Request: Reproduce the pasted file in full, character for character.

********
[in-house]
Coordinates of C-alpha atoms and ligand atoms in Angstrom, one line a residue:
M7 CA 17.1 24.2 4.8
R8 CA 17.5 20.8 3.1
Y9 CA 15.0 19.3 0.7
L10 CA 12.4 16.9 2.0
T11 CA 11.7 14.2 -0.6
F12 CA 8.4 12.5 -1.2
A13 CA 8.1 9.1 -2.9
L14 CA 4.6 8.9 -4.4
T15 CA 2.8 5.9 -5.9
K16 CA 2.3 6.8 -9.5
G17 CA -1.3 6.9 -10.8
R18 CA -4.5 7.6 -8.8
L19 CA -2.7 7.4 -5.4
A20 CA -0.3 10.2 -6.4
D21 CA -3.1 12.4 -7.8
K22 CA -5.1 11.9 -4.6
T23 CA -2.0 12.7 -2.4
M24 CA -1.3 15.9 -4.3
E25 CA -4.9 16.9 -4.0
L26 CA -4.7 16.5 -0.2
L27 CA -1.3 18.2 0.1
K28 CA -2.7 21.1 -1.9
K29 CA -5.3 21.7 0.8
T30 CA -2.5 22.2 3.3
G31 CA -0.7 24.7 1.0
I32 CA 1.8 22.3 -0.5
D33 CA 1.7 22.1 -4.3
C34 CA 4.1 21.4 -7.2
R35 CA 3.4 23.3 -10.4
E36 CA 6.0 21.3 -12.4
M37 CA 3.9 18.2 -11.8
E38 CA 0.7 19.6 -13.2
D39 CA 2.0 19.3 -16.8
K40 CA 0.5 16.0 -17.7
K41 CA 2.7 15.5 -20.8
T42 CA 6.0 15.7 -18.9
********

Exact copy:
[in-house]
Coordinates of C-alpha atoms and ligand atoms in Angstrom, one line a residue:
M7 CA 17.1 24.2 4.8
R8 CA 17.5 20.8 3.1
Y9 CA 15.0 19.3 0.7
L10 CA 12.4 16.9 2.0
T11 CA 11.7 14.2 -0.6
F12 CA 8.4 12.5 -1.2
A13 CA 8.1 9.1 -2.9
L14 CA 4.6 8.9 -4.4
T15 CA 2.8 5.9 -5.9
K16 CA 2.3 6.8 -9.5
G17 CA -1.3 6.9 -10.8
R18 CA -4.5 7.6 -8.8
L19 CA -2.7 7.4 -5.4
A20 CA -0.3 10.2 -6.4
D21 CA -3.1 12.4 -7.8
K22 CA -5.1 11.9 -4.6
T23 CA -2.0 12.7 -2.4
M24 CA -1.3 15.9 -4.3
E25 CA -4.9 16.9 -4.0
L26 CA -4.7 16.5 -0.2
L27 CA -1.3 18.2 0.1
K28 CA -2.7 21.1 -1.9
K29 CA -5.3 21.7 0.8
T30 CA -2.5 22.2 3.3
G31 CA -0.7 24.7 1.0
I32 CA 1.8 22.3 -0.5
D33 CA 1.7 22.1 -4.3
C34 CA 4.1 21.4 -7.2
R35 CA 3.4 23.3 -10.4
E36 CA 6.0 21.3 -12.4
M37 CA 3.9 18.2 -11.8
E38 CA 0.7 19.6 -13.2
D39 CA 2.0 19.3 -16.8
K40 CA 0.5 16.0 -17.7
K41 CA 2.7 15.5 -20.8
T42 CA 6.0 15.7 -18.9